Today’s poem is “A Winter Carnival” by Samuel French Morse (1916-1985). He was born in Massachusetts and taught at schools in New England, including Colby College and the University of Maine. He had a home in Hancock Point.
A Winter Carnival
by Samuel French Morse
Like gabbling clowns in black and white
They’re here almost before the sun
For the hard seeds we scatter. One
Gray sparrow and another fight
For any tidbits they can get,
Until the whole backyard’s alive
With crackling noise. The grosbeaks dive,
Feinting for vantage, where the wet
Soft snow still clings to pine and roof
And the black bush they scarcely touch
Before the light. They eat as much
As Gog and Magog, then, aloof,
Take off. They decorate the fence
A little while.... But now they’re gone
The sparrows stay. A patch of lawn
Shows brown, the barest evidence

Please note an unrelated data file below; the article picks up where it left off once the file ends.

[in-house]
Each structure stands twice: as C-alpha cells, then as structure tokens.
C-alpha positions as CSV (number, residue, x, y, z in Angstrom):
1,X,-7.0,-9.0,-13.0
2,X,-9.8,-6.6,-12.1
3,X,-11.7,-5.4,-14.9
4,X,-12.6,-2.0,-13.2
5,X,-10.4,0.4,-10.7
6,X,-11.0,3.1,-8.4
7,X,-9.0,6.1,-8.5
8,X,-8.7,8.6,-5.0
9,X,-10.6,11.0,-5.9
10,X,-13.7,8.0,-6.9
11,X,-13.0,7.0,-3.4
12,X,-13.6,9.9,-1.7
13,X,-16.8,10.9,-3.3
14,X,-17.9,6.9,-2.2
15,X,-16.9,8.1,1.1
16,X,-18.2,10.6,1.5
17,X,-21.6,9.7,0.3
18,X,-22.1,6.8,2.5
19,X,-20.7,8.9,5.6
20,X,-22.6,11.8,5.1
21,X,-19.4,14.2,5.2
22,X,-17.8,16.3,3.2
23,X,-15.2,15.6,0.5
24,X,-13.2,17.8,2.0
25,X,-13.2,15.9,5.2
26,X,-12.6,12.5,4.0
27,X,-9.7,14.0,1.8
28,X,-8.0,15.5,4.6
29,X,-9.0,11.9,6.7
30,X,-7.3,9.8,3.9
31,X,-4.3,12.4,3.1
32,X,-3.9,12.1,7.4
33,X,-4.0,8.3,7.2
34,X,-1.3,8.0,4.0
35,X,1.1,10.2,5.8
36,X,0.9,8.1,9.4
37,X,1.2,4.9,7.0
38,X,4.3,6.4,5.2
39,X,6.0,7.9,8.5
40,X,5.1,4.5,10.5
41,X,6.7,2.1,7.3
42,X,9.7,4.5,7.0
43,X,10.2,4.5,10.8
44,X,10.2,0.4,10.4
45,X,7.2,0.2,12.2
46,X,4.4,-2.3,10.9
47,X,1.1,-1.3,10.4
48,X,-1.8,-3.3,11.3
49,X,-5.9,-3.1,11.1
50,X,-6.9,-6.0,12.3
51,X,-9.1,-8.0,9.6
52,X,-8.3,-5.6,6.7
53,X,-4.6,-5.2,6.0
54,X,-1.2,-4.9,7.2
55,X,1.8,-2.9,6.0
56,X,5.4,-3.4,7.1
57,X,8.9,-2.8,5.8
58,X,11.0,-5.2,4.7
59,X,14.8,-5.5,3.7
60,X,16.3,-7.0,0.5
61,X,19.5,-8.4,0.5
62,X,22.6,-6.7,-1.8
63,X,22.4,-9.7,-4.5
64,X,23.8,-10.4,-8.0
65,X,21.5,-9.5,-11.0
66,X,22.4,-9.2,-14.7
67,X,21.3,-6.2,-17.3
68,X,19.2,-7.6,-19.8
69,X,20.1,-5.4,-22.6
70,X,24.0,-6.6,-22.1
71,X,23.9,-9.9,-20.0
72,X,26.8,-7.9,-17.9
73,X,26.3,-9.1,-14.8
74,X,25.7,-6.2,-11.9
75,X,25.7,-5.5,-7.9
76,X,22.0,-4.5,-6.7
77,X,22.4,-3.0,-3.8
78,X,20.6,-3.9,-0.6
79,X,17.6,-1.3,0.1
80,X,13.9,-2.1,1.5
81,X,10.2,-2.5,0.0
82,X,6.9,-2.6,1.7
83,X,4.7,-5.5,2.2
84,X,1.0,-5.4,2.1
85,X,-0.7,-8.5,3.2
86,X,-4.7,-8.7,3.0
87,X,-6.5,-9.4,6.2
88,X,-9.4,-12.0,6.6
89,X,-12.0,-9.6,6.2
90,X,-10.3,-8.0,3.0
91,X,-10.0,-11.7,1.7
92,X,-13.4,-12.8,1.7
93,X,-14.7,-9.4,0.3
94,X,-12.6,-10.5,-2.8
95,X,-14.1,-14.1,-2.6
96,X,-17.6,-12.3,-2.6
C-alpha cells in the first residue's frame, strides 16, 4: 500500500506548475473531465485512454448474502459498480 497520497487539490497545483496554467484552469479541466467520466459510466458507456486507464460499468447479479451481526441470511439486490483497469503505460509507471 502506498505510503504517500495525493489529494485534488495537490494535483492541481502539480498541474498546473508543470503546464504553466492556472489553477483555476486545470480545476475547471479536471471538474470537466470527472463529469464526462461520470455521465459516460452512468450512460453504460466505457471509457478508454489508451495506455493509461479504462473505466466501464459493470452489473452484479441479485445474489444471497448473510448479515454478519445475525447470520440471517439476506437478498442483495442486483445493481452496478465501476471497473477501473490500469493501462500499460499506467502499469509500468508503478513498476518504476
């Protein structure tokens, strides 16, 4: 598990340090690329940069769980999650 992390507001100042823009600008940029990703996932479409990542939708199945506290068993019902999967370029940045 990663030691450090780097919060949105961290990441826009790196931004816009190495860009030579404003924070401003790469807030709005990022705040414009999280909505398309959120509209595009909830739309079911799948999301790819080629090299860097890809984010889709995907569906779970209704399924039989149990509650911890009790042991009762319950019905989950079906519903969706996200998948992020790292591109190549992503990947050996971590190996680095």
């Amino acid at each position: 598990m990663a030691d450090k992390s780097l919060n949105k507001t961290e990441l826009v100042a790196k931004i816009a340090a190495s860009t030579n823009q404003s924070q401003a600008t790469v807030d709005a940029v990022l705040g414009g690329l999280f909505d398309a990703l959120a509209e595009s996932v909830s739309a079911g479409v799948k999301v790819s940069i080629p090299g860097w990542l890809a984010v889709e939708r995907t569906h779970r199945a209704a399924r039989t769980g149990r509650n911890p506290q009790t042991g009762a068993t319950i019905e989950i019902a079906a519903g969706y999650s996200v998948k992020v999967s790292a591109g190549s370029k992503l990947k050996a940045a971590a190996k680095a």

Of the day’s thaw. One skinny crow
Rides over, and a chickadee
Upside down in the apple tree
Picks at the buds. The sparrows go.
Starling and redpoll, nuthatch, jay
Raise a cold hubbub in the air,
So bright a rumpus everywhere,
They almost scare themselves away....
It starts to snow. The sun-shaped patch
Of frozen grass grows white again
In a soft whirling dusk, and when
We look outside, we only catch
The shadow of the year’s end, drawn
Like blurring wings across the slack
And drifted storm. But they’ll be back,
The birds, with ten below, at dawn.
Poem copyright © 1964 Samuel French Morse.
Reprinted from The Changes,
Alan Swallow, 1964,
by permission of Samuel C. Morse.